CNN's Deborah Feyerick took the offensive Tuesday and emphasized the
negative effects of New Jersey Gov. Chris Christie's cuts to education
funding. Feyerick highlighted the plight of an illiterate kindergartner
from a "high risk" neighborhood as an example of student who could be
affected by budget cuts. The segment ran during the 8 a.m. EDT hour of
Tuesday's American Morning on CNN.
CNN featured a young girl from a "high risk" school district, who needs a literacy tutor to ensure she can read at her classmates' level. CNN then aired Trenton Public School superintendent Raymond Broach's dour reaction to the $12 million cut from the district's budget last year. "You've just made that race for some learners almost next to impossible," he told CNN.
American Morningco-host Christine Romans reported the education cuts as totaling "a whopping billion dollars." Actually, Gov. Christie cut state aid to schools last year by $820 million - a figure close to $1 billion, and yet a full $180 million short.
CNN played a brief Gov. Christie soundbite, which was not from an exclusive interview, but from a town hall meeting. His quote, standing on its own, didn't even pertain to the segment. They then reported that his cuts may be ruled unconstitutional by the state's Supreme Court in the case Abbott vs. Burke. A New Jersey school-advocacy organization initiated the case in filing a motion stating that Christie's cuts went against the state's school funding law.
CNN interviewed the group's head, David Sciarra of the Education Law Center, and briefly aired his critique of the budget.
All told, CNN featured an illiterate kindergartner, the like of whom could be affected by the education cuts, as well as the plaintiff of a lawsuit against the state and the superintendent of a lower-income school district, in covering budget cuts to education. For the state's side, they simply aired a brief soundbite from Gov. Christie from a town hall meeting.
A transcript of the segment, which aired on April 26 at 8:27 a.m. EDT, is as follows:
CHRISTINE ROMANS: All right. State budget cuts. It sounds like a big, I don't know, political story, right? But it's not because kids are caught in the middle of this fight across the country right now. One state cut a whopping billion dollars from its education budget.
ALI VELSHI: And now, top officials there are face a lawsuit. Deborah Fayerick takes a look at education in America from New Jersey this morning.
DEBORAH FEYERICK, CNN CORRESPONDENT (voice-over): Kindergartner Camani Davidson (ph), is learning to read. Though she's is still very young, because she lives in a high risk neighborhood in New Jersey, educators here at P.J. Hill Elementary provide a literacy coach to make sure she doesn't fall behind.
RAYMOND BROACH, TRENTON PUBLIC SCHOOL: It's sort of like being in a race to assume we all start at the starting line together. It's not American even.
FEYERICK: Acting superintendent, Raymond Broach, oversees the Trenton School District. It has a higher number of at-risk kids, and is supposed to receive a larger share of state funding than schools in wealthier neighborhoods. Last year, the state gave him no extra budget money. Incredibly, he wishes the same were true now.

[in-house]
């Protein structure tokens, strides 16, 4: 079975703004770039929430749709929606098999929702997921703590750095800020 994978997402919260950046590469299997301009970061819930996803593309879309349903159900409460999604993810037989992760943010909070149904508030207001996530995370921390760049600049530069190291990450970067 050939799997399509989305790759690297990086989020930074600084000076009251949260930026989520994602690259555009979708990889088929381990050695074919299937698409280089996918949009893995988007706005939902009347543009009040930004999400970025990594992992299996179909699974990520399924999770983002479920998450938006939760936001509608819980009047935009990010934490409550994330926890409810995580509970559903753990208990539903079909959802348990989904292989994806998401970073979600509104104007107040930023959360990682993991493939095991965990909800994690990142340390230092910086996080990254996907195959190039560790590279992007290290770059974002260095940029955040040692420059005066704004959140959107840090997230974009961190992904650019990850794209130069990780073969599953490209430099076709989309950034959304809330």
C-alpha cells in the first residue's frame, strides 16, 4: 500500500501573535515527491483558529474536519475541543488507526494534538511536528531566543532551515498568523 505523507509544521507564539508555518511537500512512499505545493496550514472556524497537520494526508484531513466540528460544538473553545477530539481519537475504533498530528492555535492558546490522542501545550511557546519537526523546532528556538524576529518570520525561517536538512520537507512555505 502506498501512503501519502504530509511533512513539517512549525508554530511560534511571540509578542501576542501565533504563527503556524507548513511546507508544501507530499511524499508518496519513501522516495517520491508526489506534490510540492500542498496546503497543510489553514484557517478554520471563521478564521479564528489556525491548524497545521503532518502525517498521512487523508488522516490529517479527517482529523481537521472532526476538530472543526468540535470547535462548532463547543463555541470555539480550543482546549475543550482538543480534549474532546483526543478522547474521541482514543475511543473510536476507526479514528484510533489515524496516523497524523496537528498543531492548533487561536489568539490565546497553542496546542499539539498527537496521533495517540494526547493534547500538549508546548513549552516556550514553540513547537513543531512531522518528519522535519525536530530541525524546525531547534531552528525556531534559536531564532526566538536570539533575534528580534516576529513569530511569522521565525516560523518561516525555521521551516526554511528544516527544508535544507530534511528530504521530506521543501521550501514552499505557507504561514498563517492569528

BROACH: When you've had $12 million cut from your budget, you've just made that race for some learners almost next to impossible.
FEYERICK: A 2008 state law and funding formula was designed to close the learning gap between rich and poor students, but first-time Governor Chris Christie cut $1 million from New Jersey's education budget. At a town hall meeting, he said tough times call for tough choices.
New Jersey GOV. CHRIS CHRISTIE (R): Maybe we have to eliminate aid to all hospitals in New Jersey. I wonder how many hospitals will close, and we have to do that.
FEYERICK: The problem - the decision may be unconstitutional.
DAVID SCIARRA, executive director, Education Law Center: Governors all across the country are saying the same thing, and they're wrong.
FEYERICK: David Sciarra's Education Law Center and others are suing the governor in state Supreme Court.
SCIARRA: It's really a matter of policy choice, it's a matter of commitment. Do we want to have strong public schools or not?
FEYERICK: The state argues courts should let the legislature decide how much money is spent. As for Superintendent Broach, his choice was to keep reading coaches. Instead, he cut nurses, social workers, substance abuse counselors, custodians, and others. His reasoning -
BROACH: To know you can't read often turns students' attention to being discipline problems. Those are the students that we fear we need to put a web of support around so that they don't drop out of school and for that matter, drop out of society.
FEYERICK: Deborah Feyerick, CNN, Trenton, New Jersey.
ROMANS: I mean, it's clear, budget cuts are something that will affect schools across the country.
ROMANS: So, this is really how you feel finances on the state -
VELSHI: Yep. Yep. I think actually the closer you get to whether it's state or municipal is where you really feel it -
ROMANS: Oh, yes.
VELSHI: The state budget cuts affect municipalities which where you get your garbage taken out or your snow cleaned from your streets or, you know, ambulances.
ROMANS: Right. Or pre-kindergarten programs and the like. OK. Be sure to watch "Don't Fail Me: Education in America." It's a Soledad O'Brien special report, taking a look at our public education system and how it may affect the financial future of America. "DON'T FAIL ME" premieres Sunday May 15th, 08:00 p.m. Eastern only on CNN.- Matt Hadro is a News Analyst at the Media Research Center.